The RSC—also the acronym for the Royal Shakespeare Company in London—has created a theatrical dynasty of “abridged” and “reduced” works: The Bible: The Complete Word of God (abridged); All the Great Books (abridged); The Complete History of Comedy (abridged); The Complete History of America (abridged); and several others.
Can You Count the Plays?
The first half of William Shakespeare’s Long Lost First Play ends when all 1,639 of his characters wash ashore on a wooded island, thanks to a tempest. The actors return from intermission and provide the audience with a re-cap of the first half of the production:
“Among those now lost in this forest are a merchant from Venice, a Danish prince picked up from an English vessel, the entire court of the King of Naples, seventeen different pairs of twins, and an Egyptian queen. You should see the asp on her! . . . We should also mention that King Lear has found his three daughters, a woman has disguised herself as a statue, Richard Duke of Gloucester has been crowned King Richard the Third, and the little wooden puppet Petruchio has been swallowed by a giant whale. . . . A soldier named Titus Andronicus is surviving in the woods by eating pies made out of his enemies, a young poet named Orlando is designing theme parks. . . . A woman named Rosalind has disguised herself as a boy, while her friend Celia has disguised herself as a slightly different girl. Falstaff is still on the run with Dromio’s gold; Dromio is still on the run from Juliet; and skulking and scheming in the woods is the evil bitter Puritan lieutenant named Malvoliago.”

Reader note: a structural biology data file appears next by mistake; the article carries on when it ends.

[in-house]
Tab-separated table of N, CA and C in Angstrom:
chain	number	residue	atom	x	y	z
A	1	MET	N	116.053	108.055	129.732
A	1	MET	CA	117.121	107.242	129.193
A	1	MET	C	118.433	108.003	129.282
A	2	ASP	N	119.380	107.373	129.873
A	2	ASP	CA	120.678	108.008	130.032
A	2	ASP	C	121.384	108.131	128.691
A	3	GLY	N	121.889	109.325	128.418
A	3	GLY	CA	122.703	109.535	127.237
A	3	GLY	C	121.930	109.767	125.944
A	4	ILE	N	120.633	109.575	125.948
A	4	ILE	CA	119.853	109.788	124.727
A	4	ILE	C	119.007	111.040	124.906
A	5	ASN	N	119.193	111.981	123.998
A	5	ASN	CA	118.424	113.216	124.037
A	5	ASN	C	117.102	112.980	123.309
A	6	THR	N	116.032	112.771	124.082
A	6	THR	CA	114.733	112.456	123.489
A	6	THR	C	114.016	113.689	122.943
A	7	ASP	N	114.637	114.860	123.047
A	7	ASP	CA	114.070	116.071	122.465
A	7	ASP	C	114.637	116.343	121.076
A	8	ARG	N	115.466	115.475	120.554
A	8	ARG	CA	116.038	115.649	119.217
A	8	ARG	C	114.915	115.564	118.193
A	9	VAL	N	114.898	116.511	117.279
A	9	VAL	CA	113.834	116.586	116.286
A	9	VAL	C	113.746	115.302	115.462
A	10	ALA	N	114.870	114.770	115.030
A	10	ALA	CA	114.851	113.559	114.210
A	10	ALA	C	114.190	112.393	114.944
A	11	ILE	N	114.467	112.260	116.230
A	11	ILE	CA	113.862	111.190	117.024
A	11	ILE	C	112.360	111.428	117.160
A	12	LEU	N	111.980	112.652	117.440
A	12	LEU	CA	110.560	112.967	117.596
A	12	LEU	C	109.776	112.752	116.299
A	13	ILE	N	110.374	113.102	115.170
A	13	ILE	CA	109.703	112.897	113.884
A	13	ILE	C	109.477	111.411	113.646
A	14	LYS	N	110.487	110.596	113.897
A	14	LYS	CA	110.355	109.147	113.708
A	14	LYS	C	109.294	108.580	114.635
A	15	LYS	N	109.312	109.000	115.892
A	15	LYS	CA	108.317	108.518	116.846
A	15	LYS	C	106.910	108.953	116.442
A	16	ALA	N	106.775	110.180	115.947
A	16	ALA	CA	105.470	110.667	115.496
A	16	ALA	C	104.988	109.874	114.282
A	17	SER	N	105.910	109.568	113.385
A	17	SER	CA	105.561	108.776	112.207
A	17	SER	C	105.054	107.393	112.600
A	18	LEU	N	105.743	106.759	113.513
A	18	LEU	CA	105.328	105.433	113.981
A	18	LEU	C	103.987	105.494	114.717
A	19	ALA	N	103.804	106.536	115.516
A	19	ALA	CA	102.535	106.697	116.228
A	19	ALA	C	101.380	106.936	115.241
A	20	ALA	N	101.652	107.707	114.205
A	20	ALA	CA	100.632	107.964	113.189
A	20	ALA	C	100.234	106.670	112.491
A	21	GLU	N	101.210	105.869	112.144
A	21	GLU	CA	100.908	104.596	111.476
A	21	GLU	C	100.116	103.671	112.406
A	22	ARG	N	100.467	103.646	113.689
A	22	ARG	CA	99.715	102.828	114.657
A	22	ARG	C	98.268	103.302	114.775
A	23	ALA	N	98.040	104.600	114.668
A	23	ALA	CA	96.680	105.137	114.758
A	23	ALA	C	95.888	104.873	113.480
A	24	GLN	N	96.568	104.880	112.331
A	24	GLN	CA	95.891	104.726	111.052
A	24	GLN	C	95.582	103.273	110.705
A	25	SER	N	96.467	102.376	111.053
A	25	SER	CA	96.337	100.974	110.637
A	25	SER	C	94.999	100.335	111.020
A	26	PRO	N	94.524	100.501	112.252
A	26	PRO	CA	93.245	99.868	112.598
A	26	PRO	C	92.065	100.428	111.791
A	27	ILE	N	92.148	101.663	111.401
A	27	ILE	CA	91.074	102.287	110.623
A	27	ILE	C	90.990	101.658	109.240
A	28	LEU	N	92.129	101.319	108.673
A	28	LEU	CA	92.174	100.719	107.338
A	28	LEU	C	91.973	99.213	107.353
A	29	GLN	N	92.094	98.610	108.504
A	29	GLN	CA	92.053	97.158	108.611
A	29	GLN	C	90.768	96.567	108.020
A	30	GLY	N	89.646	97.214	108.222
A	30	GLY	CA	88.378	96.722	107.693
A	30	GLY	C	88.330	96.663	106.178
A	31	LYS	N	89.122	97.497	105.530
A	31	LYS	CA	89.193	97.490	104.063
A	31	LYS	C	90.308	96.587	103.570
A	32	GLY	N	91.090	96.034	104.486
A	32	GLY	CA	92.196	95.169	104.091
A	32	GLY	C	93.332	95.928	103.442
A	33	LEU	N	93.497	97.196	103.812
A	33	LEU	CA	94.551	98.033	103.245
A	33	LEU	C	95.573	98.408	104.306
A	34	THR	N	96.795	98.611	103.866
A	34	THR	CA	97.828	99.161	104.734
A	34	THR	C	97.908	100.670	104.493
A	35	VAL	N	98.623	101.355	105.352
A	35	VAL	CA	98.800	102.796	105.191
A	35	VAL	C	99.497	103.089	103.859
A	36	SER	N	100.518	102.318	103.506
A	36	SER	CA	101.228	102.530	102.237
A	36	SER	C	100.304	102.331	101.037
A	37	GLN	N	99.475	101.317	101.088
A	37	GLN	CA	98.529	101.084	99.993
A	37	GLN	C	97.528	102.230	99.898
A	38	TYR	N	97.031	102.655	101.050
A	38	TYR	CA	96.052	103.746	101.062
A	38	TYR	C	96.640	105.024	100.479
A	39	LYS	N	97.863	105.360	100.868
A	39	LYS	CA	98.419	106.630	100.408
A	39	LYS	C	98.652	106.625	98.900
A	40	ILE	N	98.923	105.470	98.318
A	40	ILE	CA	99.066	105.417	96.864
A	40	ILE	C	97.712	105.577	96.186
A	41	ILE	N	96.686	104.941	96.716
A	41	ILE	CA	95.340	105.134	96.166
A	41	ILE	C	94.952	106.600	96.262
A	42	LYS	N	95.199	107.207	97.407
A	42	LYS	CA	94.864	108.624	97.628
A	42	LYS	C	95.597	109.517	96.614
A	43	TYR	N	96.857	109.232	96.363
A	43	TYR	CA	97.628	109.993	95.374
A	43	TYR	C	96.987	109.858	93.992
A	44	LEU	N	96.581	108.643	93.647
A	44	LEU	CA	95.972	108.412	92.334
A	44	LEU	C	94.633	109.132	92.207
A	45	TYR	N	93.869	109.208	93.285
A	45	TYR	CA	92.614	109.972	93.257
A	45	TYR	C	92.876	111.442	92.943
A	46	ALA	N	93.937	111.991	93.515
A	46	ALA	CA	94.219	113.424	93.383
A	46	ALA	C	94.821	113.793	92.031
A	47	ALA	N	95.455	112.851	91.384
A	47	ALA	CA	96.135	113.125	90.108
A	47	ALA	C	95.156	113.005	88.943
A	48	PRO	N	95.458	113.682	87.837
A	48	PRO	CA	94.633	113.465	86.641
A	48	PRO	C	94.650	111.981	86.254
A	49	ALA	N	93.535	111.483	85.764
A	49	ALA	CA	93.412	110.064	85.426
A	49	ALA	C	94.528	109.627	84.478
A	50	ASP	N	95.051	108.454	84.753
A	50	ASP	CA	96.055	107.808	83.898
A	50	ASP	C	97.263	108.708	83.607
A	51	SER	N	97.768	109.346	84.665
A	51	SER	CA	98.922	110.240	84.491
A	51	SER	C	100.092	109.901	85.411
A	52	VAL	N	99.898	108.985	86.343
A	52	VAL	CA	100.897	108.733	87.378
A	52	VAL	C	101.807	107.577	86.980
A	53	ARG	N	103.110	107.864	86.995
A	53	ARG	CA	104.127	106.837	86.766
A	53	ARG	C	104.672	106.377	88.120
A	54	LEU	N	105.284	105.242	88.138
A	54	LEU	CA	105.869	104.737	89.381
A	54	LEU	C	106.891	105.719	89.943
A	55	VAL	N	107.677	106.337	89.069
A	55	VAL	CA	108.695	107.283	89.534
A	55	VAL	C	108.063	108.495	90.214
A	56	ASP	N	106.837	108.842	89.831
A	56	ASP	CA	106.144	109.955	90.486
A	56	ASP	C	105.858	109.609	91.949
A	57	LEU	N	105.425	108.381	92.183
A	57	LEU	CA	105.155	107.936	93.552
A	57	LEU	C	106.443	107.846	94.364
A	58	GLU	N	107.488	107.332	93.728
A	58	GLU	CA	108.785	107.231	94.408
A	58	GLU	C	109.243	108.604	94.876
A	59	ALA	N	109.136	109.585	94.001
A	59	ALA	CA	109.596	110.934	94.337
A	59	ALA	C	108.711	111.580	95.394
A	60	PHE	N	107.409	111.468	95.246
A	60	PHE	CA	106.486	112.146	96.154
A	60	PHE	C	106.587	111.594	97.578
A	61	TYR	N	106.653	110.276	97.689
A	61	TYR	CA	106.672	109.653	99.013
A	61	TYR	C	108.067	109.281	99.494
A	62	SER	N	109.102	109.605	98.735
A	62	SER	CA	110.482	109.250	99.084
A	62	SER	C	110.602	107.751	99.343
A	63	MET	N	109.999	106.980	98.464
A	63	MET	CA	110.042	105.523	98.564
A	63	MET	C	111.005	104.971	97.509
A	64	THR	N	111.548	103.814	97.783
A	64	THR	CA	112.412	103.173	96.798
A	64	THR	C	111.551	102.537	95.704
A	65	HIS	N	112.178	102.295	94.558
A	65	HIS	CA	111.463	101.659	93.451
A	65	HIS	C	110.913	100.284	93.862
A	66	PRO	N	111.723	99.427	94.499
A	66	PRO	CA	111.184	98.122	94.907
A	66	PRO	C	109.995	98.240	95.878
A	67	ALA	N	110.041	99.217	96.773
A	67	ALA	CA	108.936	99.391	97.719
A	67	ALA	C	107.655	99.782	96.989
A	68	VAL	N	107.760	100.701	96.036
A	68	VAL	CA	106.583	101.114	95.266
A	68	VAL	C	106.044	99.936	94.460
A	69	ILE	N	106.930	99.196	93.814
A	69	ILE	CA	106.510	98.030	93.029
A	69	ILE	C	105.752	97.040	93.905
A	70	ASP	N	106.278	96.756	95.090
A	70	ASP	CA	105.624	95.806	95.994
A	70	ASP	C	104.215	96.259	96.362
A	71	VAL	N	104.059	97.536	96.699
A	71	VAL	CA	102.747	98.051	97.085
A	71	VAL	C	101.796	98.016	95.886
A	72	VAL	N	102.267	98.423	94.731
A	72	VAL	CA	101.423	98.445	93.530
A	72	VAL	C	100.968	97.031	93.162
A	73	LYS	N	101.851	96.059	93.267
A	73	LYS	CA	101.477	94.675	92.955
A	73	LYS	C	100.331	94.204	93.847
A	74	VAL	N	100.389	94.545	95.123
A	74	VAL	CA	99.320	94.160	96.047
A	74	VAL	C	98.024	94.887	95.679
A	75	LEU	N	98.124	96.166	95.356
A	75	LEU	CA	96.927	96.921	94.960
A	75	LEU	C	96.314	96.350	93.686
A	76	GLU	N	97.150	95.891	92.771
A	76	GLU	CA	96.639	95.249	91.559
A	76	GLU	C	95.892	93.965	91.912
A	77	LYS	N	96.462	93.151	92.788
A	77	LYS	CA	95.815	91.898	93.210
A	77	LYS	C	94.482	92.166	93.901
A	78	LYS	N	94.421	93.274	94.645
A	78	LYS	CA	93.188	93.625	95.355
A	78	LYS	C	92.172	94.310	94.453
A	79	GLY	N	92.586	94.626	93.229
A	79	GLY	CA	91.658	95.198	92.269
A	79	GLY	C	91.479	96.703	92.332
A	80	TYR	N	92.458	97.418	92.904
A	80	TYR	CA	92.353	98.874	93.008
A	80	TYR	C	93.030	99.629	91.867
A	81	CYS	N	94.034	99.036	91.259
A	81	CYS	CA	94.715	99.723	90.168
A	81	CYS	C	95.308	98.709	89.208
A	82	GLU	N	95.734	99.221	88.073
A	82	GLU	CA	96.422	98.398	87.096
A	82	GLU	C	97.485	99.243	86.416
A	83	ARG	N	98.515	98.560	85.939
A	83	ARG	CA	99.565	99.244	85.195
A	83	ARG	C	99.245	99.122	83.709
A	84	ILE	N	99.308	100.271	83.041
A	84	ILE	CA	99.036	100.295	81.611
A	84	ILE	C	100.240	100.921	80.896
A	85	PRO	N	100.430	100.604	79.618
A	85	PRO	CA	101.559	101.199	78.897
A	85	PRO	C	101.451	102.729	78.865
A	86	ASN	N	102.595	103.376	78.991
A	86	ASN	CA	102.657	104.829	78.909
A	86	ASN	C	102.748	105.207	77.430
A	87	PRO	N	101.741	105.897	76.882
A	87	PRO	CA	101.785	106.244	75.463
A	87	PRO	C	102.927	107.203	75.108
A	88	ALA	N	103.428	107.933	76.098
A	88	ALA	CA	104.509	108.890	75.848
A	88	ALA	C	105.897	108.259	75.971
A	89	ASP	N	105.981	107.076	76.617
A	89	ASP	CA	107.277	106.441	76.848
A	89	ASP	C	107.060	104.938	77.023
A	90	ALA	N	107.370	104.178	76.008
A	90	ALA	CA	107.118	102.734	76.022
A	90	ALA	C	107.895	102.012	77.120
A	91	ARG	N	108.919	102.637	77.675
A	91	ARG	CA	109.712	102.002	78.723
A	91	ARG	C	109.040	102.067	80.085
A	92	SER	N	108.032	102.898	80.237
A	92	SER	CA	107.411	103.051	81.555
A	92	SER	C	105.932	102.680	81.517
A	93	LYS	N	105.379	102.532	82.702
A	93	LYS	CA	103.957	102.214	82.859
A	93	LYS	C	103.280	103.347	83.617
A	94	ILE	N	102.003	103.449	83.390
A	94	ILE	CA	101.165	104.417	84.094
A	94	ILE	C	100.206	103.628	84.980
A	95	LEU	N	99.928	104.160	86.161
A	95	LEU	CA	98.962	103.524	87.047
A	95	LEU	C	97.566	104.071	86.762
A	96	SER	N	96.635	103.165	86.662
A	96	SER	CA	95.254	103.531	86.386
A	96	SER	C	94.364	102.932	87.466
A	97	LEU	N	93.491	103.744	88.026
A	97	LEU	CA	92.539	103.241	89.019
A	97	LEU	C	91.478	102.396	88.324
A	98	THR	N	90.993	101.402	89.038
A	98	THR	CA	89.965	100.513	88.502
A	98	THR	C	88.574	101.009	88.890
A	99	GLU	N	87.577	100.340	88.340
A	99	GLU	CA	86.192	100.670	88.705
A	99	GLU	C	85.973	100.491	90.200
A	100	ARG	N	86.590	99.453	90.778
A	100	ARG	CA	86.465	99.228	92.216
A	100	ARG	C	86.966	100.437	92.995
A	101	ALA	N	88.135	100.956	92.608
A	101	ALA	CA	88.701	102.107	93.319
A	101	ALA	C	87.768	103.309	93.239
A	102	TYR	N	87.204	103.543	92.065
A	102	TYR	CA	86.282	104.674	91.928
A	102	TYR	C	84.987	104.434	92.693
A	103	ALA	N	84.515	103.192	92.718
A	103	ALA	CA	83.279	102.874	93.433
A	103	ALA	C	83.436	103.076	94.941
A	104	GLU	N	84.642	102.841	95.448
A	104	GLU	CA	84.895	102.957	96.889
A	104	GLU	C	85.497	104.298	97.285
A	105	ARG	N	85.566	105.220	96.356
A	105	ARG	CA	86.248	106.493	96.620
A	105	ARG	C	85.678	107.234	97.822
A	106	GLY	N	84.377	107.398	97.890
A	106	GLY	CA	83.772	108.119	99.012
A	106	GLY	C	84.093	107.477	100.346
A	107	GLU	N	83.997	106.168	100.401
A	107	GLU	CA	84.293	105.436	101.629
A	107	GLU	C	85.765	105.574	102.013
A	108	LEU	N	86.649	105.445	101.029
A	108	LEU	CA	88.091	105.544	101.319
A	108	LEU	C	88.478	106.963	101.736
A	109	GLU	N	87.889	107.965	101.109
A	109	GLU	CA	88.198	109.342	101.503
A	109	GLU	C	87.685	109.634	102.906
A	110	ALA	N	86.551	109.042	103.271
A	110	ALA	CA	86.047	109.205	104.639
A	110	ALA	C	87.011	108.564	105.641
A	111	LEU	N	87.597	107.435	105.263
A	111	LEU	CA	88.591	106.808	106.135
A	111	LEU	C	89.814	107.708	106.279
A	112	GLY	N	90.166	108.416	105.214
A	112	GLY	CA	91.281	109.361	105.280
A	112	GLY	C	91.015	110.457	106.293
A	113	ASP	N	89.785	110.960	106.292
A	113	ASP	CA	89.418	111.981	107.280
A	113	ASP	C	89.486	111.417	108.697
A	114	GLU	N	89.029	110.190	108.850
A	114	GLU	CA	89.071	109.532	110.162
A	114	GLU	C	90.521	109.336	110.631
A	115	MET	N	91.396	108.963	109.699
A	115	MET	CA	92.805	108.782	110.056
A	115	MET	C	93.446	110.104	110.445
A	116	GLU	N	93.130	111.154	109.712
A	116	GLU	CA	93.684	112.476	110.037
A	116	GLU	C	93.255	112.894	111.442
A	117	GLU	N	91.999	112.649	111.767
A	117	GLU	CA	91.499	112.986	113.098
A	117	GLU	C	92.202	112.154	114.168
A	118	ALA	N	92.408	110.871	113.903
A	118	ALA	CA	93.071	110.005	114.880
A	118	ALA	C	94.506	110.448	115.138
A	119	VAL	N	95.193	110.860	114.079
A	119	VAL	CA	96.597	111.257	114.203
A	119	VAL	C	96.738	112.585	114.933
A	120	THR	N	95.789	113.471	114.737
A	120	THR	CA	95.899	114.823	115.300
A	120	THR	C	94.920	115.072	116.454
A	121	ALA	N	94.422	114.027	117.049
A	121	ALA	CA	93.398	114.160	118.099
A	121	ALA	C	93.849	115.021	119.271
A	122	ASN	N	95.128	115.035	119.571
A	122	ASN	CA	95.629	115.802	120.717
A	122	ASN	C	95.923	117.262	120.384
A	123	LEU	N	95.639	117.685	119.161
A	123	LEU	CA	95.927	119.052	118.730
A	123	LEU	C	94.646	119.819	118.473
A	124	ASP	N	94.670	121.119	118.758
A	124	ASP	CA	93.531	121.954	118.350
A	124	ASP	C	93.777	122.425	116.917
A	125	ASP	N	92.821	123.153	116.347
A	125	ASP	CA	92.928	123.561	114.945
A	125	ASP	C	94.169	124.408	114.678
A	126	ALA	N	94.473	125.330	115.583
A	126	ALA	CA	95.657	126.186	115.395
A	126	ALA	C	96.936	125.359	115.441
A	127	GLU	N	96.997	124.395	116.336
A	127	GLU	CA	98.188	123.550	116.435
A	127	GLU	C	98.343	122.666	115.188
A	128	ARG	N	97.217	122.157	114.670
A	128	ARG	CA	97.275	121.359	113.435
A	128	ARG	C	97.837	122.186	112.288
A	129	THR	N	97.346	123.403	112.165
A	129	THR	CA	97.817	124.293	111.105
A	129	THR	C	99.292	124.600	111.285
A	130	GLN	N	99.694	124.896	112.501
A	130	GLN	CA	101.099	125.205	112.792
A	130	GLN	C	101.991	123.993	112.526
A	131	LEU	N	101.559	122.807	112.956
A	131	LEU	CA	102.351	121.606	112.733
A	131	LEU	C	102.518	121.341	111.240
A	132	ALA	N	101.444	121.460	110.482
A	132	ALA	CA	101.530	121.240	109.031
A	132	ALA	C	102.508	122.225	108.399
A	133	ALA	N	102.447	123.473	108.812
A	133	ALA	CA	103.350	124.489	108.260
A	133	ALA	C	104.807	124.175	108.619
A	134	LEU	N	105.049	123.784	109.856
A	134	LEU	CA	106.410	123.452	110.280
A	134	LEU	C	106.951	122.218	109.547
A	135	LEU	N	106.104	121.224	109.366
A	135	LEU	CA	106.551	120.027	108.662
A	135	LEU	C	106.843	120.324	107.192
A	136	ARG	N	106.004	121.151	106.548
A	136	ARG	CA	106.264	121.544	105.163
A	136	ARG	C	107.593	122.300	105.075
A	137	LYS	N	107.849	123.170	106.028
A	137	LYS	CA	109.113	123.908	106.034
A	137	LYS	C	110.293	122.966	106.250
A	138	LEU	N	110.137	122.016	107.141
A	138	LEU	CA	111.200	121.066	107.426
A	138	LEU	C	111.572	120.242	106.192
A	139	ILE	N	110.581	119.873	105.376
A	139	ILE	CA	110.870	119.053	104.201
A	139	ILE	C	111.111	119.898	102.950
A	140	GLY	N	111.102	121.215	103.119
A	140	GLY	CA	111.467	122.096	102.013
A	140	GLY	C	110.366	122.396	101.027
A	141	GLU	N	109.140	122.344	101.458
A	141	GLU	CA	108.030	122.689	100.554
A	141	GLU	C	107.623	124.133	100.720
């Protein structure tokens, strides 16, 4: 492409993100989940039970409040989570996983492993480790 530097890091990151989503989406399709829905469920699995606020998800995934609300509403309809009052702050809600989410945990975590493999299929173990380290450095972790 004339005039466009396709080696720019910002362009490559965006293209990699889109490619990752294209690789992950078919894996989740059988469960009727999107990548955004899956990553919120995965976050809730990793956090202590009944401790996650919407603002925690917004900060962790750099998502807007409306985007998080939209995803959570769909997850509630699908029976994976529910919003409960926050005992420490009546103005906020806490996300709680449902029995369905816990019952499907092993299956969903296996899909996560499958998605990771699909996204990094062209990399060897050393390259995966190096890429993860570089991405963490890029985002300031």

Here is your assignment. Reread the paragraph above and find examples of the following literary devices:
1. Verbal doublespeak
5. Visual incongruity
One of the actors reveals that the play will take 400 minutes to perform, but another assures the audience that he has made cuts and will keep the audience informed about what has been cut; nevertheless, these two hours of theatrical whimsy will be chock full of comedic antics dating back to ancient Greek comedy. Keep an eye out for
• Ad lib and improvisation
• References to current events
• Quick-change artists
• Lightening-speed tempo
• Breaking character and the fourth wall
• Mocking the audience, the theatre, or the city
• Props run by a team of stage hands
• Puppets and masks used by zany actors
• Sparse use of sets, lights and sound
Physical comedy punctuates the play’s witty and imaginative dialogue. For example, the three witches from Macbeth become King Lear’s three daughters, chanting a mish-mash of their original witchy lines mingled with modern cultural references. How many different references can you find in this verse spoken by the witches/daughters?
“We’ve hurt daddy’s feelings. What shall we Do?
Witch, please. We’ll do whatever we have to.
Dogs that bark and cats that mew
We’ll get Lady Macbeth and Hamlet too
Expecto Patronum and Allakazoo
We’ll get her, my pretties –
And her little dog too!
Put ‘em together and whaddaya got?
And, now, part two of your assignment:
7. Which line is chanted like a rap?
8. Which line is taken from Macbeth?
9. Where does J. K. Rowling fit into this dialogue?
10. Which terms come from a Disney film?
11. Where do you hear the Wicked Witch of the West?
This is Shakespeare that even a disinterested teenager will be hard pressed to sleep through; moreover, this is a play that even the most reluctant reader may find to be an enjoyable, albeit challenging, read! Students of Shakespeare will be clambering for a copy of William Shakespeare's Long Lost First Play (abridged) to use in acting classes, competitions, and auditions.
1. “You should see the asp on her”
2. Different pairs of twins
3. Malvoliago: combination of two antagonists, Malvolio and Iago
4. Eating enemies vs cannibalism
5. Petruchio . . . whale
6. Orlando designing theme parks
7. “Witch, please”
8. “Dogs . . . mew”
9. “Expecto Patronum”
10. “Allakazoo, Put ‘em . . . boo!”
11. “We’ll get her . . . dog too!”